LONDON (Reuters) - Britain is braced for gloomy figures on Wednesday that look set to show the country still mired in recession ahead of the London Olympics, as the euro zone debt crisis, public spending cuts and an extra holiday weighed on the economy in the second quarter.
Britain tipped into a second recession within four years at the end of last year, and preliminary second-quarter data due at 0830 GMT is forecast to show a 0.2 percent contraction, on top of the 0.3 percent decline at the start of the year.
Such dire news will keep the heat on Chancellor George Osborne, under pressure to get the economy growing again after a crisis that has left many Britons poorer as rising prices and higher taxes ate up meagre wage increases.
The Bank of England has already announced another 50 billion pound programme of gilt purchases with newly created money to soften a grim economic outlook.
And the government has taken a number of steps to get credit flowing to businesses and support infrastructure spending.
But should the official figures show an even sharper decline than expected, market speculation will increase that the central bank may go beyond its comfort zone and cut interest rates below their record-low 0.5 percent, as well as deepen opposition to the government’s austerity programme.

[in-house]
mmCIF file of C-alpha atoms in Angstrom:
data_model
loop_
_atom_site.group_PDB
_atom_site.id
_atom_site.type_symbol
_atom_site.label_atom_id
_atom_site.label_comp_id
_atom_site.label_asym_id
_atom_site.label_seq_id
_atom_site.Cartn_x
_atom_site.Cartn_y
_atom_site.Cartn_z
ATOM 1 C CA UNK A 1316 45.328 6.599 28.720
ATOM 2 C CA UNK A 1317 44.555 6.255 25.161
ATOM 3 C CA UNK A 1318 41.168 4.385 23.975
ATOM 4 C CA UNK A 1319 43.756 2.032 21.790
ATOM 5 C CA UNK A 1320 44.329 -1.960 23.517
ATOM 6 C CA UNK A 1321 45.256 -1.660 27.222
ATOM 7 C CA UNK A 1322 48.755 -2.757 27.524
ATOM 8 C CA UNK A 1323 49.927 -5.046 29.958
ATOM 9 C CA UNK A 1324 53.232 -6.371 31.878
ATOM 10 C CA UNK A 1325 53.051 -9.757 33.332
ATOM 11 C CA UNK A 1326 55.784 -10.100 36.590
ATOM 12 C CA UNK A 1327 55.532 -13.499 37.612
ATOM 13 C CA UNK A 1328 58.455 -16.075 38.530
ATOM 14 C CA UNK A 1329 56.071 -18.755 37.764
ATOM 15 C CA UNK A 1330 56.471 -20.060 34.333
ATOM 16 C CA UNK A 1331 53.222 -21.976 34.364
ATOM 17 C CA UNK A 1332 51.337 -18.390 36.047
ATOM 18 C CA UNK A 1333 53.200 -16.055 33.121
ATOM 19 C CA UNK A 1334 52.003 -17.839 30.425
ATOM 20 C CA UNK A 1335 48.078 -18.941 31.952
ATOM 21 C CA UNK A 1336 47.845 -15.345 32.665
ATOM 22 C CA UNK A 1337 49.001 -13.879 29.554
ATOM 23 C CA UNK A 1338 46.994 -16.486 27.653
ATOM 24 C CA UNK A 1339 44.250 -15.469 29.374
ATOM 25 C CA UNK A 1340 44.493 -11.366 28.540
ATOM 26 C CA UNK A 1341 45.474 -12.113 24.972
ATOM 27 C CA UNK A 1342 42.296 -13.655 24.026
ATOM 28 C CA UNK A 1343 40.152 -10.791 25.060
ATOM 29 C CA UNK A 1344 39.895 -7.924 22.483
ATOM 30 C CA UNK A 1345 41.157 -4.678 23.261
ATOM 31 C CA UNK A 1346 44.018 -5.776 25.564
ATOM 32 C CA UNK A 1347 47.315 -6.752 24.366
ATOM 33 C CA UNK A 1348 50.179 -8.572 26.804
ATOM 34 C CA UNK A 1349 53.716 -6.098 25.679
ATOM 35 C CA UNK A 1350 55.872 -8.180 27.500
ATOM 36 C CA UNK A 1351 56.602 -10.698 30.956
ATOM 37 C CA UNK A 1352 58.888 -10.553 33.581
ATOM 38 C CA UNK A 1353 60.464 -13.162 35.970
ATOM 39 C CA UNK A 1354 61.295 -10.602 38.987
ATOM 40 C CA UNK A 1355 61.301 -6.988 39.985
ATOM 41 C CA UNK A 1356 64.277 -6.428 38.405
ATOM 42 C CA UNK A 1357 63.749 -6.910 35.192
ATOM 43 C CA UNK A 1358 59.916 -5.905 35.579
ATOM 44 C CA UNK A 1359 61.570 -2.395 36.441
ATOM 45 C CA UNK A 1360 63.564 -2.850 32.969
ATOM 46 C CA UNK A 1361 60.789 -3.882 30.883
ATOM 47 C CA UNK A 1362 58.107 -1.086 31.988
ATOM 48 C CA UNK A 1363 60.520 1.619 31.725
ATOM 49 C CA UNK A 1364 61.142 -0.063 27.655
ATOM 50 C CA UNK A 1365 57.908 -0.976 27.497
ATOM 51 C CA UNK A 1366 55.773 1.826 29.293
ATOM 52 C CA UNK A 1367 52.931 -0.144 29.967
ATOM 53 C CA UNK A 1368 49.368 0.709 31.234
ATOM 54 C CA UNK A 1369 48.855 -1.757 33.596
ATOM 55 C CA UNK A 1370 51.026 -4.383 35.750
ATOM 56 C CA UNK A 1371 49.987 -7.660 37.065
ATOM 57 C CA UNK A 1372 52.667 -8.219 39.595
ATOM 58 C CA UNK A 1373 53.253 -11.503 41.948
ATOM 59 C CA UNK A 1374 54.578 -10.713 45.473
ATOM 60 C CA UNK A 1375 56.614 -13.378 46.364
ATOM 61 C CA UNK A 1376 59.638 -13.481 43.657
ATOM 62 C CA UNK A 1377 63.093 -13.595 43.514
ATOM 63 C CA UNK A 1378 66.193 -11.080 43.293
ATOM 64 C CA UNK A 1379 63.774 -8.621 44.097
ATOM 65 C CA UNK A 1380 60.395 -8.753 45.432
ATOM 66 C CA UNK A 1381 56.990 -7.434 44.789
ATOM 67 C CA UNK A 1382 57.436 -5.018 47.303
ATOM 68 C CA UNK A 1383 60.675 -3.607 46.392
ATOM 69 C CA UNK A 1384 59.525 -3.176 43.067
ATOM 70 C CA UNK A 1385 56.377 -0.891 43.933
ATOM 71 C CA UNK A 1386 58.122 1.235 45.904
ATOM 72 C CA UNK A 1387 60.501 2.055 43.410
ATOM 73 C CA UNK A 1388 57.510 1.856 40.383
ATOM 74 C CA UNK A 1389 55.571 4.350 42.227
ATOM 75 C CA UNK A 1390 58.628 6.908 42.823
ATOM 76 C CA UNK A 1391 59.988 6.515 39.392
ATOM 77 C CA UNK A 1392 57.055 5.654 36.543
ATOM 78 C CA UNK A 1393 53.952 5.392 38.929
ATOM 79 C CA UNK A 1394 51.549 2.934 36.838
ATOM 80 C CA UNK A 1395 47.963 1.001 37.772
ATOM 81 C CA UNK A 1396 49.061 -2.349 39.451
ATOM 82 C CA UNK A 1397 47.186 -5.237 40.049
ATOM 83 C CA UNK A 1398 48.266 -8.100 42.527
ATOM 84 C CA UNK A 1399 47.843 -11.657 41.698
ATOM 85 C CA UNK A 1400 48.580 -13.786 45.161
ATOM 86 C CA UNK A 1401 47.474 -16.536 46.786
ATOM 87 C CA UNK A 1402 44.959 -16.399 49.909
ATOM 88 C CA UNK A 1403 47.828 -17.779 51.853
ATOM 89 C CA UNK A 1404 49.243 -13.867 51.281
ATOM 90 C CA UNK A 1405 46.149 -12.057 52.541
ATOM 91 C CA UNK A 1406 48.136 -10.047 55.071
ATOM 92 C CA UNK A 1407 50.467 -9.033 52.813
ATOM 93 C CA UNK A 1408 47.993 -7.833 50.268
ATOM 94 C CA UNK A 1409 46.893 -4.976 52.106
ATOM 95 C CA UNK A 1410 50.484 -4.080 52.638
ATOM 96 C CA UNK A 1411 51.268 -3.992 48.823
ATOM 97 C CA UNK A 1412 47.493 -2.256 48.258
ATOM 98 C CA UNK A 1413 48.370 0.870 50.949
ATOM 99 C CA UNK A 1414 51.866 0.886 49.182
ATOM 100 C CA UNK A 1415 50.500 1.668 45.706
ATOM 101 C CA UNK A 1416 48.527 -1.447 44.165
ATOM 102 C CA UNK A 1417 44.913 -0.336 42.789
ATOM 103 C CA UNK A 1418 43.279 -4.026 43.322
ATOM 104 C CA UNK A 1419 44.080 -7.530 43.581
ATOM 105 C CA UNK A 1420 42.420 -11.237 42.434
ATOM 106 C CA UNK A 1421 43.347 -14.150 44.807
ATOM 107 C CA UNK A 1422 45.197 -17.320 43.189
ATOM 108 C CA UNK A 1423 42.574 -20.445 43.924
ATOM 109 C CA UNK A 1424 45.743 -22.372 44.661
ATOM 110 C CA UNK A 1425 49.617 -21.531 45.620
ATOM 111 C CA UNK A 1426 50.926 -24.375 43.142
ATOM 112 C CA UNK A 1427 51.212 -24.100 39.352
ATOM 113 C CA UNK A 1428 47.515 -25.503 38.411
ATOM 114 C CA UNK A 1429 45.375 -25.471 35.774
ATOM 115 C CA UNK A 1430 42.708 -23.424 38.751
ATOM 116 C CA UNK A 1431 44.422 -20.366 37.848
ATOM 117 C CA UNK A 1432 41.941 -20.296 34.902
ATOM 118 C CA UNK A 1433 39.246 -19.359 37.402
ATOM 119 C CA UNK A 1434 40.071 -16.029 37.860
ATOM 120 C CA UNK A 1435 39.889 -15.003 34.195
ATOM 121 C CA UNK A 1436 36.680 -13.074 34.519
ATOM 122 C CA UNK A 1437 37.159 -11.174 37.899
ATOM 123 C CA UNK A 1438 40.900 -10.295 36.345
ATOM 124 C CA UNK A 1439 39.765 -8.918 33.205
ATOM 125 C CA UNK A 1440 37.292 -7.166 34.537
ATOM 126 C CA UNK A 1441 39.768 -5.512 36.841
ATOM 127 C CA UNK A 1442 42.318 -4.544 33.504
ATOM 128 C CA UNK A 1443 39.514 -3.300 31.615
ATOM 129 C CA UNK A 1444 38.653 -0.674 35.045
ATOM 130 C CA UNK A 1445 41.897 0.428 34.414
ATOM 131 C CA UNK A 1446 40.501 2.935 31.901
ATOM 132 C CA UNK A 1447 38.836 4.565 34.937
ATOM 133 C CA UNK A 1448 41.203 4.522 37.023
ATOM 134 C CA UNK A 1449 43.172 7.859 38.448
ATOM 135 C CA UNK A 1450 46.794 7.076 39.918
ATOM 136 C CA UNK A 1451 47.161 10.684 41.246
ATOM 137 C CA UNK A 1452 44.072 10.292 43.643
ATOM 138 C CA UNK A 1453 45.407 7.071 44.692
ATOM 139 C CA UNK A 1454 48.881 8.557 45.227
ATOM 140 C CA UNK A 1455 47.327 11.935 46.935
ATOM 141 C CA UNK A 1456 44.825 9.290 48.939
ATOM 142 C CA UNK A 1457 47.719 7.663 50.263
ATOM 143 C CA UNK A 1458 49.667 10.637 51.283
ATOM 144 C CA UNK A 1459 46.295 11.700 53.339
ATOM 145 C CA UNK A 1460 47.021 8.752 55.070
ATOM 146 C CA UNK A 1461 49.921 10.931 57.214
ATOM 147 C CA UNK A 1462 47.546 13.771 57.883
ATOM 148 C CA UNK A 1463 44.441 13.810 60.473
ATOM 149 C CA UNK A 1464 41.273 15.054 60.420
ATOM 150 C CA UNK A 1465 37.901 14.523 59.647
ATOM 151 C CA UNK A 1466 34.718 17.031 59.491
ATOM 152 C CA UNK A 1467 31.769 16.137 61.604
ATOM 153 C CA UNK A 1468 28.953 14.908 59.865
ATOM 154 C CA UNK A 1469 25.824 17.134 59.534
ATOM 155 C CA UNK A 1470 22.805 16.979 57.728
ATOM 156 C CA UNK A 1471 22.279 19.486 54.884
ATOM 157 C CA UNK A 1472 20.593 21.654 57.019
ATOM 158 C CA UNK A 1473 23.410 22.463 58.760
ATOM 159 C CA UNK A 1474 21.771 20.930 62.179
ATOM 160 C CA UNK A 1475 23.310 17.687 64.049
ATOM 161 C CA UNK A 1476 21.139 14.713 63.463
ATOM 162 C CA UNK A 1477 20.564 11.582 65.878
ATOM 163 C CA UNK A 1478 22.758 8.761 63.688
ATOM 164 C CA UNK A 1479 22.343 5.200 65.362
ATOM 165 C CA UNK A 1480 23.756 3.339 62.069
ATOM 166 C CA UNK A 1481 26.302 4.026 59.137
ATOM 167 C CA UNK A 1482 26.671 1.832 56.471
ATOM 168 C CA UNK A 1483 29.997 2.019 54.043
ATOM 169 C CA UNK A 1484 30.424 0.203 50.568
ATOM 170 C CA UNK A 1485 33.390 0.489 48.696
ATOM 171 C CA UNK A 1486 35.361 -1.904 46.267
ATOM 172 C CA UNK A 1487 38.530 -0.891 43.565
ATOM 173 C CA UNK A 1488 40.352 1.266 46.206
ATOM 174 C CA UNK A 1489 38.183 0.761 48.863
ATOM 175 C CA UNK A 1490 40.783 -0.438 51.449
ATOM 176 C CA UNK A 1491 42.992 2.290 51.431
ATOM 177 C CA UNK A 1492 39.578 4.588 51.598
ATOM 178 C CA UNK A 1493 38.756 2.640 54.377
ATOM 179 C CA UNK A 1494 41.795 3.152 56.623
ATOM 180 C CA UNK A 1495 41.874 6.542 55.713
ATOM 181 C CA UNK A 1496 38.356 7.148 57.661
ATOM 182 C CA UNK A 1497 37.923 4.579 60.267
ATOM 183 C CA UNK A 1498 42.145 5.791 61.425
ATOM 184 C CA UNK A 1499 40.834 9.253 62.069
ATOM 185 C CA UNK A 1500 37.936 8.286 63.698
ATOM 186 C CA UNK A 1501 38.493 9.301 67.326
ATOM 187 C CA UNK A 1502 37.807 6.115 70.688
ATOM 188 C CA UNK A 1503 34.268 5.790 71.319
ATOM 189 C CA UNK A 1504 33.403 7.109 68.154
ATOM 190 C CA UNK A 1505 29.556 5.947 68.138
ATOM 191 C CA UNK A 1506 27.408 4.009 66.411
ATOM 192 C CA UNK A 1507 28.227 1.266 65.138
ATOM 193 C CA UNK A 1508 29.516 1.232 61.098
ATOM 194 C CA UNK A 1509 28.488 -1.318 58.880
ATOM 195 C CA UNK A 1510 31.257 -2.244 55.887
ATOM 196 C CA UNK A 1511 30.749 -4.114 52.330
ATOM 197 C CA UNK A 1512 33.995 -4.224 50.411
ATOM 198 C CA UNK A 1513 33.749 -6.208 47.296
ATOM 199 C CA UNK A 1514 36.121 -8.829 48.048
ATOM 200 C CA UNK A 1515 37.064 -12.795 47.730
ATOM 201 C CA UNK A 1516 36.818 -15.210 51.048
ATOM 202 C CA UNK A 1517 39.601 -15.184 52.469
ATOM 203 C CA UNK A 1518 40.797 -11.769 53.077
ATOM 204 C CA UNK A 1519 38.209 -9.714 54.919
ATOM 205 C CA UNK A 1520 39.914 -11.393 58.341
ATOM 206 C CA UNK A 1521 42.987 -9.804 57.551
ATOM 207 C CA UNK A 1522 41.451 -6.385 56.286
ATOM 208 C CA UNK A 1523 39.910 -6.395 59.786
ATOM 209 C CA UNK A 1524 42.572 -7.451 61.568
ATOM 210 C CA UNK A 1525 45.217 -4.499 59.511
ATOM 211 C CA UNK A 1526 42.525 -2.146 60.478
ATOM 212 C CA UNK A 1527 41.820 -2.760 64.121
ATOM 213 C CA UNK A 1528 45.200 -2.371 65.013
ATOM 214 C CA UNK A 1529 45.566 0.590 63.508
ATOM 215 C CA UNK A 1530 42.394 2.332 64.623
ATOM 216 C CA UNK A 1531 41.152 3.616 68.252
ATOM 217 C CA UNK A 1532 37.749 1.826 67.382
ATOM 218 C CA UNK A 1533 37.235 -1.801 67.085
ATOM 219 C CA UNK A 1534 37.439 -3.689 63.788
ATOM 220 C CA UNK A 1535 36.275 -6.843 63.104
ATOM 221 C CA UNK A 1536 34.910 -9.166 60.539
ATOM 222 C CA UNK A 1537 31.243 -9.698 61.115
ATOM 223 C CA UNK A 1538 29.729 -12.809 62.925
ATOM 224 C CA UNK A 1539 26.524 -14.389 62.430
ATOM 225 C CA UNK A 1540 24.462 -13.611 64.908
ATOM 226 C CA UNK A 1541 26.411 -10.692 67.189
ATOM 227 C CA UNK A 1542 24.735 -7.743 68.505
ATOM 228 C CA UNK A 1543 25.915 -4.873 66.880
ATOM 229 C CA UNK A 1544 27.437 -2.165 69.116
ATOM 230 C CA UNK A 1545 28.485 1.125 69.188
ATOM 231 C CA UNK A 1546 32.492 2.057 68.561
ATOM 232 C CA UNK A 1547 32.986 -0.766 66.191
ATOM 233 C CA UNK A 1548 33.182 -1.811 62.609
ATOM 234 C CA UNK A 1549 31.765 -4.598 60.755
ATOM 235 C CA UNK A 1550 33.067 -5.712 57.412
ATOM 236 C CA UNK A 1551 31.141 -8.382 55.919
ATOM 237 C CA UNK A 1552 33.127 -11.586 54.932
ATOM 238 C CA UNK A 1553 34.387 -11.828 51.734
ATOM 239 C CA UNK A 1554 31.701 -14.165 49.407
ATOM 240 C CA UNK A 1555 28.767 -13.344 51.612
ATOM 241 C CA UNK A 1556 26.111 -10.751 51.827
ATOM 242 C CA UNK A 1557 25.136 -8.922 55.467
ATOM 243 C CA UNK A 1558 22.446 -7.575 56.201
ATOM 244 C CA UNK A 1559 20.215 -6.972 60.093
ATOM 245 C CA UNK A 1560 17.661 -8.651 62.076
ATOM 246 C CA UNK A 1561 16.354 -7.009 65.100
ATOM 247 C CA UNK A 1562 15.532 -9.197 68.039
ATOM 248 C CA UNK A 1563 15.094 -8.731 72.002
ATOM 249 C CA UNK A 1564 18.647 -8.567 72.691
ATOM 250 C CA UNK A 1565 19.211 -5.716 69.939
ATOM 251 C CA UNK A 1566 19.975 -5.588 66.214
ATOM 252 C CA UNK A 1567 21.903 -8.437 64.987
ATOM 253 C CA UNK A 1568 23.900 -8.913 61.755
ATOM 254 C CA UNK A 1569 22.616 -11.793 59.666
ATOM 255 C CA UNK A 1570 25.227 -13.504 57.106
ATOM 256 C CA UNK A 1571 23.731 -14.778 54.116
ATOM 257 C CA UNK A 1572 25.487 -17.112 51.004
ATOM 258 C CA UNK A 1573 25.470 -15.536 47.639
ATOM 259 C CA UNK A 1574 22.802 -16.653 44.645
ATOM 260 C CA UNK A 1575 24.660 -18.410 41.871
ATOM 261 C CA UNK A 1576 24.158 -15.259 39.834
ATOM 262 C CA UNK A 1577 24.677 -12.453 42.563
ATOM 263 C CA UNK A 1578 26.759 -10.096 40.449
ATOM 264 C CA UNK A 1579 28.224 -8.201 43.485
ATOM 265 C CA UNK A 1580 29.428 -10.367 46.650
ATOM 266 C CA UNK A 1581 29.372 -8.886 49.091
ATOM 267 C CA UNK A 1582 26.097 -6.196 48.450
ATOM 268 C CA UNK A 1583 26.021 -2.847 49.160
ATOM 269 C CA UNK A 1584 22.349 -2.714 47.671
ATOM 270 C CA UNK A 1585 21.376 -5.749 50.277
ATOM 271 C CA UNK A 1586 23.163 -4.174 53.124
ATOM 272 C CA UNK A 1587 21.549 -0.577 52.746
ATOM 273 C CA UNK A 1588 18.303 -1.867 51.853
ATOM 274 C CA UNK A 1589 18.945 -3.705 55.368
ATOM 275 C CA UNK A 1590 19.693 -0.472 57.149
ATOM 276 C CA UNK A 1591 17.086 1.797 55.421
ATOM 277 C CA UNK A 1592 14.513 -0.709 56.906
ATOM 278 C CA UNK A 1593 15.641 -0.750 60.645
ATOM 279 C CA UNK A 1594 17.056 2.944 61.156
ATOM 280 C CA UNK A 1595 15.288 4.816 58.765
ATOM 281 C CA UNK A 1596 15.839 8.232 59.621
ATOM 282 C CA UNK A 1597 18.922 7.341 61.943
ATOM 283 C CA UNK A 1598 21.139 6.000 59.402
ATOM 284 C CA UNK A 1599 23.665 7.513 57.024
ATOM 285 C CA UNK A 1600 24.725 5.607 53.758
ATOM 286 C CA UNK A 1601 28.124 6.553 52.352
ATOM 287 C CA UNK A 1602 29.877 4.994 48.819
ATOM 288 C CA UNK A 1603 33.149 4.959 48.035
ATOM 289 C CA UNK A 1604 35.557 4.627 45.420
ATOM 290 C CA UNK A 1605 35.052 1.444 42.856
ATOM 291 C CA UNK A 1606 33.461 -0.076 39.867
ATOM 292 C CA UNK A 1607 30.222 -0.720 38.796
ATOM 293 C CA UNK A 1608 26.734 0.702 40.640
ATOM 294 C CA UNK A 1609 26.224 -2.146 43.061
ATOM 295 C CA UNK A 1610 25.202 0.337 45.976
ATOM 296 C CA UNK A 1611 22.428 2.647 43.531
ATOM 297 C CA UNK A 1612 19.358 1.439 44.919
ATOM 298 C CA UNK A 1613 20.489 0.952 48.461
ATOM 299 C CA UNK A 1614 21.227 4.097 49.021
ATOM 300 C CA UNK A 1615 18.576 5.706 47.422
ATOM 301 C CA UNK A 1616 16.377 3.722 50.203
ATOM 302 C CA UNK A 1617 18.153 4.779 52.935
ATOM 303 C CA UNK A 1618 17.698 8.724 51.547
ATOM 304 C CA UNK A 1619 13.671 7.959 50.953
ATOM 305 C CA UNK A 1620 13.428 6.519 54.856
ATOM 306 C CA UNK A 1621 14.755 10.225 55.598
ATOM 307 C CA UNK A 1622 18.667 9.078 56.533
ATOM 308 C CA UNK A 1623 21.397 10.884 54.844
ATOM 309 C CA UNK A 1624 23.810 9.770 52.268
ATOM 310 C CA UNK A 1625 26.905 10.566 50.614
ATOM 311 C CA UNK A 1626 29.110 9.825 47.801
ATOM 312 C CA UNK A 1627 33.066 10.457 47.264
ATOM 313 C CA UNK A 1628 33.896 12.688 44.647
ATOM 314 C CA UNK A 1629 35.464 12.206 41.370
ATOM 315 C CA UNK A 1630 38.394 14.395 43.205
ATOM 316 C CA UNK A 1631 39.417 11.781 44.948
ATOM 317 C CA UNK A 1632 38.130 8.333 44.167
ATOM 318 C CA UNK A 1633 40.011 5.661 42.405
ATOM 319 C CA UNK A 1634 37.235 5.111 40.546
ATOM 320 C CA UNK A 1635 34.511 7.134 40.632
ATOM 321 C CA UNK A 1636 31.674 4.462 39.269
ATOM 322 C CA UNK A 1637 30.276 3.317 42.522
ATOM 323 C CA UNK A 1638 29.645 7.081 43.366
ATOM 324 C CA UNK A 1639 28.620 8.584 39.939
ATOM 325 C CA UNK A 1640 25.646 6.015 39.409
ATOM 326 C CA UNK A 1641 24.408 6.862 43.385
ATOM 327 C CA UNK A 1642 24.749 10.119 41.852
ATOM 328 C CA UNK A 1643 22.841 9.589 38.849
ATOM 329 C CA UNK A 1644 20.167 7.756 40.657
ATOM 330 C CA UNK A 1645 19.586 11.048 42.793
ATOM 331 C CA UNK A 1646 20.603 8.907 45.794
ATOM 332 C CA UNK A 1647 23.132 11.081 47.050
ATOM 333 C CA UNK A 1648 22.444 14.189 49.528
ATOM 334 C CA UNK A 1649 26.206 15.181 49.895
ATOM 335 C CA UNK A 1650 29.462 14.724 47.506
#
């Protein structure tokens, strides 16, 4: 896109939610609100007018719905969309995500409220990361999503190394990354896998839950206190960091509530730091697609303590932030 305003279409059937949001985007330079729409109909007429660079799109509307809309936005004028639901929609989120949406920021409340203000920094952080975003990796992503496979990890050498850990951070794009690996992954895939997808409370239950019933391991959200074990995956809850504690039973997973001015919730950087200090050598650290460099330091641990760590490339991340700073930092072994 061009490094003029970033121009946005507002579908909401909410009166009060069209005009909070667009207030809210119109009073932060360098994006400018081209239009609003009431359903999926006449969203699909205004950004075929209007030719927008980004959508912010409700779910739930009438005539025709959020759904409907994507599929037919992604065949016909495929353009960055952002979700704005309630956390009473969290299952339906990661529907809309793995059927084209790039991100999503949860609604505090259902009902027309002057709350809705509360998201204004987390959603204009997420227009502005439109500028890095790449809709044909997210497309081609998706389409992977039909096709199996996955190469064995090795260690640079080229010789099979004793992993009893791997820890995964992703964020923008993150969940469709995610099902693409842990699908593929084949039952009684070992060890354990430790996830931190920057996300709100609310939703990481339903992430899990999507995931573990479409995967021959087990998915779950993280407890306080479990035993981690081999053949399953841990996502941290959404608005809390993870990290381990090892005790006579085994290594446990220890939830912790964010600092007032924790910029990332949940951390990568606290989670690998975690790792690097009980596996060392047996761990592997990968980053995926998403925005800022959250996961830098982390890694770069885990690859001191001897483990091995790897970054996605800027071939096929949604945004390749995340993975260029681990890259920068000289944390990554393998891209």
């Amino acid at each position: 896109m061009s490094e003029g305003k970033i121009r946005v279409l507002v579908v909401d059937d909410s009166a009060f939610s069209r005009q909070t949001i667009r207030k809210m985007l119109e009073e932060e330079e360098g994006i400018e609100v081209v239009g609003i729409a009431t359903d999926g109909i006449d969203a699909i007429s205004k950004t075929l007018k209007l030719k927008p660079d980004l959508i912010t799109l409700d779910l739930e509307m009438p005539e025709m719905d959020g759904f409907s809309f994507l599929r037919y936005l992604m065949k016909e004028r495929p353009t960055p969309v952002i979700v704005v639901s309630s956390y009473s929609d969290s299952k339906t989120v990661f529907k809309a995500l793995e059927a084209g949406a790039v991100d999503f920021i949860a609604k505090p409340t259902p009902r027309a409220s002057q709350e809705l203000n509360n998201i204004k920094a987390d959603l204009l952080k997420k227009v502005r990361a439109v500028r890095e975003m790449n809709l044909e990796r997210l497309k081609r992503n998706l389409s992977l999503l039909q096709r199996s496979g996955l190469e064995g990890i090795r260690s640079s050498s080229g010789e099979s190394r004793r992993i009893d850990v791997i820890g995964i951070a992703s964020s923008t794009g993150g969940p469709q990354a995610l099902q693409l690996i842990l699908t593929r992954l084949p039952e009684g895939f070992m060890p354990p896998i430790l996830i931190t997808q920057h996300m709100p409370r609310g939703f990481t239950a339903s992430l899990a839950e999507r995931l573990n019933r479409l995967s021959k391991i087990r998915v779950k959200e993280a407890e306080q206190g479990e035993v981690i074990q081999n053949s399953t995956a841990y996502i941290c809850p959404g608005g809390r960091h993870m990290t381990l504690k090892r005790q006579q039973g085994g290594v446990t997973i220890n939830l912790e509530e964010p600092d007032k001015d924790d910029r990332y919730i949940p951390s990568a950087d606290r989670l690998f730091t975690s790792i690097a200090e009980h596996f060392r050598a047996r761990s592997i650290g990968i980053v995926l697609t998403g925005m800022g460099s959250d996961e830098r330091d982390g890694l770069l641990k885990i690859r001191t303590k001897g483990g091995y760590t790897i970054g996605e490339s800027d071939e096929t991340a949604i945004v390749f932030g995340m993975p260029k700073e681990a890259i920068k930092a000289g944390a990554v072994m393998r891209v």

“In underlying terms, things continue to look very weak,” said Allan Monks, an economist at J.P. Morgan.
Purchasing managers’ surveys for the service, manufacturing and construction sectors in recent months point to a 0.1 percent contraction for the quarter, and the official industrial output and construction data for April and May suggest worse.
In addition, the wettest spring in a century kept Britons from shopping for seasonal products and summer clothes, hurting retailers’ business.
On top of this, output across the board was depressed in June by an extra public holiday to mark Queen Elizabeth’s Diamond Jubilee -- something Monks estimates will reduce second-quarter GDP by around 0.4 percent.
Most economists expect a return to growth in the third quarter, as the London Olympics offer a one-off boost through ticket sales and visitors spending.
And some, such as Societe Generale’s Brian Hilliard, argue that increasing employment levels suggest the economy is healthier than the headline GDP figures suggest.
But the overall outlook is poor. Last week the International Monetary Fund slashed its growth forecast for Britain by more than those for any other advanced economy, and warned the government and BoE that they will need to rethink their approach if the economy fails to pick up by early next year.
Eliminating Britain’s structural budget deficit over the next five years is the central political goal of Britain’s coalition of Conservatives and Liberal Democrats, but the opposition Labour Party says the pace is too rapid.
Over the past month the coalition and BoE have announced several measures to ease the flow of credit to households and businesses, as the euro zone debt crisis saps demand in Britain’s major export markets.
But for now, any change to the fiscal austerity programme is opposed both by Chancellor George Osborne and BoE Governor Mervyn King, who fear it could trigger a loss of confidence in Britain’s commitment to long-term deficit reduction.
editing by Ron Askew